After a few seconds the system switches to focus on the large yellow triangle as it moves along screen-green roads. Important features of the road, like “Gate 13” are labeled in a white, rare serif font, floating above the road, in 3D but mostly facing the user, casting a shadow on the road below. The projected path of the truck is drawn in a pea green. A kelley green rectangle bears the legend “Game 121 mile/h / Hunter->00:05:22 ->Game.” The speed indicator changes over time, and the time indicator counts down. As the intercept van approaches the garbage truck, the screen displays an all-caps label in the lower-left corner reading, somewhat cryptically, “FULL COURSE CAUTION !!!”

The most usable mode

Despite the unfamiliar language and unclear labeling, this “Hunter” mode looks to be the most functional. The color is better, replacing the green background with a black one to create a clearer foreground and background for better focus. No 3D buildings are shown, and the camera angle is similar to a real-time-strategy angle of around 30 degrees from the ground, with a mild perspective that hints at the 3D but doesn’t distort. Otherwise the 3D information of the roads’ relationship to other roads is shown with shape and shadow. No 3D buildings are shown, letting the user keep her focus on the target and the path of intercept.


Ghost in the Shell: Overview

Release Date: 18 November 1995, Japan


Sometime in the “near future,” (June 13, 2029, as the interfaces will tell you) a cybernetic assault team who works for a mysterious government agency called Section 9 is hot on the trail of a hacker known as the Puppet Master. Their lead officer, Motoko Kusanagi, leads the team to chase down a garbage man who has had contact with the Puppet Master. Unfortunately after the garbage man is captured, they learn his memories have been erased.

Elsewhere, a facility is hacked to produce a robotic female body, a gynoid. A consciousness is downloaded into the gynoid “shell” and it escapes the facility. When it is accidentally run down by a truck, Section 9 recovers the gynoid to learn if it contains the Puppet Master. Before they can do so, a competing agency called Section 6 storms in and takes it, explaining they had the shell made to lure the Puppet Master in. Section 6 agents load the gynoid into a car and speed away.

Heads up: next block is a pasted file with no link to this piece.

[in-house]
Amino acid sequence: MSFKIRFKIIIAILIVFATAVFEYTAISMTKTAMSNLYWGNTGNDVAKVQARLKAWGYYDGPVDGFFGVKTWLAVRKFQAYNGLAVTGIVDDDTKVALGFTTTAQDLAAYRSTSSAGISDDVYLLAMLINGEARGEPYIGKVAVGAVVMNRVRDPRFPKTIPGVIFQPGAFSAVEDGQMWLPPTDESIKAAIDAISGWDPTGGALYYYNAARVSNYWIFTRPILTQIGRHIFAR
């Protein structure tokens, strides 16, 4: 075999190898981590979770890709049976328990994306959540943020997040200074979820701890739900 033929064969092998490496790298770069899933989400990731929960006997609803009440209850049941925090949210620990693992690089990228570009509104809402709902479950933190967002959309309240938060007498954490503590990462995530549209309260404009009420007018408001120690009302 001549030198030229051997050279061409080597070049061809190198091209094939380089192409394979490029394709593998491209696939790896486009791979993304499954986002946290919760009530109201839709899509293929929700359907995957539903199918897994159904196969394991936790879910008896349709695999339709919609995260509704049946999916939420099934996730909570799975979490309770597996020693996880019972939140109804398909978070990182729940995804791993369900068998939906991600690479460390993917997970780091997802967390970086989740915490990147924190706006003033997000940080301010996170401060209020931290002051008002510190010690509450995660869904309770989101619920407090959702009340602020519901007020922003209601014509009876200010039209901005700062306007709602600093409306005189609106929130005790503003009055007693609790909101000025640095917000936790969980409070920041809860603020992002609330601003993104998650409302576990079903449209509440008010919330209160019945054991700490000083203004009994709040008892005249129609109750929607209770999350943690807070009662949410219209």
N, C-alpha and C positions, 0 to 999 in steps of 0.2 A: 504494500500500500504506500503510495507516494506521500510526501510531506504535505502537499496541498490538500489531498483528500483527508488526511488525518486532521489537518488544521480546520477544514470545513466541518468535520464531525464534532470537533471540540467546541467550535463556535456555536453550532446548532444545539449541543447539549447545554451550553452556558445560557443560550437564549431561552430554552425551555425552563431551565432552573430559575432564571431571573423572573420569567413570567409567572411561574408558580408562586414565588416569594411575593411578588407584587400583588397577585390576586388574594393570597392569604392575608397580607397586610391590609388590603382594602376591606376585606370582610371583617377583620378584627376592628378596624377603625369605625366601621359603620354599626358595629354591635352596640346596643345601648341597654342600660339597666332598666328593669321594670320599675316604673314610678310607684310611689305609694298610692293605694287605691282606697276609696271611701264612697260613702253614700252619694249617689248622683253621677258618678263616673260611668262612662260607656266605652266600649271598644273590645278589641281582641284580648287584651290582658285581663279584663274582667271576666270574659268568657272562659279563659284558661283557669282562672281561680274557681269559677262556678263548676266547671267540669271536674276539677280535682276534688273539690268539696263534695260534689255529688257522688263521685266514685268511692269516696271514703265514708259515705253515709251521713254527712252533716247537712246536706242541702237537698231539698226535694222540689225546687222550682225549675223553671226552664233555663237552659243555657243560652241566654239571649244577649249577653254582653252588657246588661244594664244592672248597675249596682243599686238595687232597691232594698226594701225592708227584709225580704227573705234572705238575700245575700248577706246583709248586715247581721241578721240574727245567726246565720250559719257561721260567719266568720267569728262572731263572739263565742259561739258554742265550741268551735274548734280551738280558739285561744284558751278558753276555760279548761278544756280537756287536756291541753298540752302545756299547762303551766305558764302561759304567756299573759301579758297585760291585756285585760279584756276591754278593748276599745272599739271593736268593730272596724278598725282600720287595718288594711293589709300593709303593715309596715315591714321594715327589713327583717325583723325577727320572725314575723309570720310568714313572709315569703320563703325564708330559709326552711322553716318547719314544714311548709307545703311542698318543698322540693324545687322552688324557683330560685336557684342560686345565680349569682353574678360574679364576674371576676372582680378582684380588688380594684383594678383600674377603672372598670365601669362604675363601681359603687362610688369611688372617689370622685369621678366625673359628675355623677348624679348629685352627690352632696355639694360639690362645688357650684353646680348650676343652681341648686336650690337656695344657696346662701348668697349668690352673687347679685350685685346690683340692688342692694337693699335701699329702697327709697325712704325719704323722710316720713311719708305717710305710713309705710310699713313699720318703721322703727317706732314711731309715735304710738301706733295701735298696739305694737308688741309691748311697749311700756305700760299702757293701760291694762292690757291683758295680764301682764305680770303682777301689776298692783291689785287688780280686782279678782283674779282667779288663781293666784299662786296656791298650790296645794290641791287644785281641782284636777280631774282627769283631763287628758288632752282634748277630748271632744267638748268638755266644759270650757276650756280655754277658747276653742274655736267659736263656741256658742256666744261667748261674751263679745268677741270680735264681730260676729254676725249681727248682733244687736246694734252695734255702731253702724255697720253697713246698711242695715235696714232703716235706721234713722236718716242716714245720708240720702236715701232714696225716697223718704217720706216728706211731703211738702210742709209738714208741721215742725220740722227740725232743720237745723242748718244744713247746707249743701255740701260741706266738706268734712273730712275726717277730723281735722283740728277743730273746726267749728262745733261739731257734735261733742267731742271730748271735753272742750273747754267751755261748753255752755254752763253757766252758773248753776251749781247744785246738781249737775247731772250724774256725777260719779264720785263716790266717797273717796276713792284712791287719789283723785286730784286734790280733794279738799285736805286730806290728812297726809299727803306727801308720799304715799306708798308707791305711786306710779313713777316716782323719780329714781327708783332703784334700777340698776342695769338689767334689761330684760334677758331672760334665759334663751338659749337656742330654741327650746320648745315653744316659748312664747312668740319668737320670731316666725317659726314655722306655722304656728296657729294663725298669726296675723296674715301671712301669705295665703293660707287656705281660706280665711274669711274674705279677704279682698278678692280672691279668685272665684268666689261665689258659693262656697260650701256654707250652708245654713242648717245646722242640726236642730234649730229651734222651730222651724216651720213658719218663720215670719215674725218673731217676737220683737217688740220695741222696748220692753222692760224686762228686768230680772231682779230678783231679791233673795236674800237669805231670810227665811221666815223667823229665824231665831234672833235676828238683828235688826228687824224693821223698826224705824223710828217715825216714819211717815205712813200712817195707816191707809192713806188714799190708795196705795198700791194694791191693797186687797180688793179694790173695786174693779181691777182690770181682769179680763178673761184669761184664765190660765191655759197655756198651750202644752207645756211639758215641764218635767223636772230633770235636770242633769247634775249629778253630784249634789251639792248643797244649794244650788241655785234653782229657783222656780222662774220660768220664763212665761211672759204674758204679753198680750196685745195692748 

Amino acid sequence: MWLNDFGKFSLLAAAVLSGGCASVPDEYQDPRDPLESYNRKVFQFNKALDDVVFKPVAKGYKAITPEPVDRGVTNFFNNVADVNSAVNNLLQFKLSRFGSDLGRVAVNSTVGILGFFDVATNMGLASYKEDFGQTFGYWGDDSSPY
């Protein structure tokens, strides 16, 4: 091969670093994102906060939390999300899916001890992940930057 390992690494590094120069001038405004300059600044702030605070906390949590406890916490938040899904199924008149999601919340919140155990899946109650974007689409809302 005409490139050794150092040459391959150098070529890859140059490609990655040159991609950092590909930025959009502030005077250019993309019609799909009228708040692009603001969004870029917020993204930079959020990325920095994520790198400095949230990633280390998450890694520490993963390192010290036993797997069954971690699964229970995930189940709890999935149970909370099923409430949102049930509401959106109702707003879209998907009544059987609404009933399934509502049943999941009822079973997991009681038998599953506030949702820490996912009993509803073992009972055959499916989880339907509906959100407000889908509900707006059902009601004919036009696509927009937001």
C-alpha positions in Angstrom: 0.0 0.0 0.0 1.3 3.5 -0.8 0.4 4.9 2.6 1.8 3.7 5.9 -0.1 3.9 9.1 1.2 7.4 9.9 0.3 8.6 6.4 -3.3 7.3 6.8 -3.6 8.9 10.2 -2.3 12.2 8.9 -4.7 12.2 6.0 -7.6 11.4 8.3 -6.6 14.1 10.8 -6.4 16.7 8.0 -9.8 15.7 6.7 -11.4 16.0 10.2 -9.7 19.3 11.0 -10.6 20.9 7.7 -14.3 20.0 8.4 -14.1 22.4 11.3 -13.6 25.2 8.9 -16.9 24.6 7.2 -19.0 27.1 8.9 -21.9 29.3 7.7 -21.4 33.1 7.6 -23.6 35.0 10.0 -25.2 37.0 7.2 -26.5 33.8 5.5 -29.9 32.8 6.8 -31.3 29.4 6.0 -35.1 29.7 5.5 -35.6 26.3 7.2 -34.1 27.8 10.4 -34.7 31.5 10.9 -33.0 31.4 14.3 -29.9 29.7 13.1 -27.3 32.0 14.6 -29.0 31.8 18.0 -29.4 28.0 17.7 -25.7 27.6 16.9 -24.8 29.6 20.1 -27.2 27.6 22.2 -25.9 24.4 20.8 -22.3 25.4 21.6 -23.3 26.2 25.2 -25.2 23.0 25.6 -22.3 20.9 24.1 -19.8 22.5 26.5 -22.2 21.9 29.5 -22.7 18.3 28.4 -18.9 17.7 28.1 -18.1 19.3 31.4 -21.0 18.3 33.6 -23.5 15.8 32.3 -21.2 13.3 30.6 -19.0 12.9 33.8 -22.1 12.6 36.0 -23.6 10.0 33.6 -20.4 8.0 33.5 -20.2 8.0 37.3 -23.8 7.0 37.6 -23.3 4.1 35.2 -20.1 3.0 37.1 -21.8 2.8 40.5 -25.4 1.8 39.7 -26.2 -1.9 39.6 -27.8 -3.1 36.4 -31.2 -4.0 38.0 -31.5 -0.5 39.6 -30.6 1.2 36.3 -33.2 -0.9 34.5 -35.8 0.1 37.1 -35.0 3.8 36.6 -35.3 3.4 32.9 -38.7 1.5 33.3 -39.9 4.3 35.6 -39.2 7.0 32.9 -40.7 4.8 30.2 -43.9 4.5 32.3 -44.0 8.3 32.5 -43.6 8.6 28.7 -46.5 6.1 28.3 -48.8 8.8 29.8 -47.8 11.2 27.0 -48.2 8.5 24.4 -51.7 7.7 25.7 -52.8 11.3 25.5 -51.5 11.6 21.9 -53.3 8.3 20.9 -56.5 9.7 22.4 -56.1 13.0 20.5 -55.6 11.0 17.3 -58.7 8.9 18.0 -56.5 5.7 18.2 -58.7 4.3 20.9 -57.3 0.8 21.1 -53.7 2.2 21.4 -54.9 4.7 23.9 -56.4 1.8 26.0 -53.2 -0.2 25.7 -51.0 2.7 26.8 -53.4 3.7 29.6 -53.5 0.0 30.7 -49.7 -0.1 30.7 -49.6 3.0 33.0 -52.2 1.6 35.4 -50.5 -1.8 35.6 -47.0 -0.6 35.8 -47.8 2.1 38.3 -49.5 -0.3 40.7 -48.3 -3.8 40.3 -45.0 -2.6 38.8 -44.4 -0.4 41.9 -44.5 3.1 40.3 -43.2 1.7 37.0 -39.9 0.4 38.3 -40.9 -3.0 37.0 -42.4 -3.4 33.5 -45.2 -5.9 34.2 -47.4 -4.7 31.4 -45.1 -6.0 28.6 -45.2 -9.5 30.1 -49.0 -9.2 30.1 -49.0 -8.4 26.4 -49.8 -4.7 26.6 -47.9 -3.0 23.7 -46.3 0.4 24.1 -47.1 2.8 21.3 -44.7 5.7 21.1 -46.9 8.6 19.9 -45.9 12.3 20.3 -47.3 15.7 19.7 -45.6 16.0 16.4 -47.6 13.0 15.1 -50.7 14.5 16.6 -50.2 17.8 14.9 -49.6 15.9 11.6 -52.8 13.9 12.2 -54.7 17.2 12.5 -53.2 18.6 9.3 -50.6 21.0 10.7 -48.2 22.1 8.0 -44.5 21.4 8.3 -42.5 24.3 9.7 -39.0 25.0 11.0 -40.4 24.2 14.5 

Suspicious, Section 9 investigates, only to discover that the Puppet Master is not a person but an artificial intelligence created by Section 6 to conduct illegal activities across the internet, including “ghost-hacking” into people’s minds. Kusanagi follows the Section 6 car to a hangar, where she confronts a powerful R-3000 “spider tank” guardian. She is almost killed, but survives to face the Puppet Master via a brain-to-brain link. In conversation with the Puppet Master, Kusanagi learns that it envies human mortality and the ability to reproduce, and that it wants to merge with her to create a new being. As they begin the process, Section 6 assaults the hangar, killing most everyone inside. One of Kusanagi’s team, Batou, manages to survive, rescue Kusanagi’s severed head, and escape, later attaching the head to a new robotic body, that of a female child. In the final scene, Kusanagi tells Batou that she has become, in fact, a blend of her former self and the Puppet Master AI.


NOTE: In the book Make It So the authors had deliberately eschewed reviewing hand-drawn interfaces for reasons that are explained in the first chapter. Though a full-scale foray into anime is not yet planned, this is a first step towards branching out from live-action and 3D-animated sci-fi to include more of it here in the online database.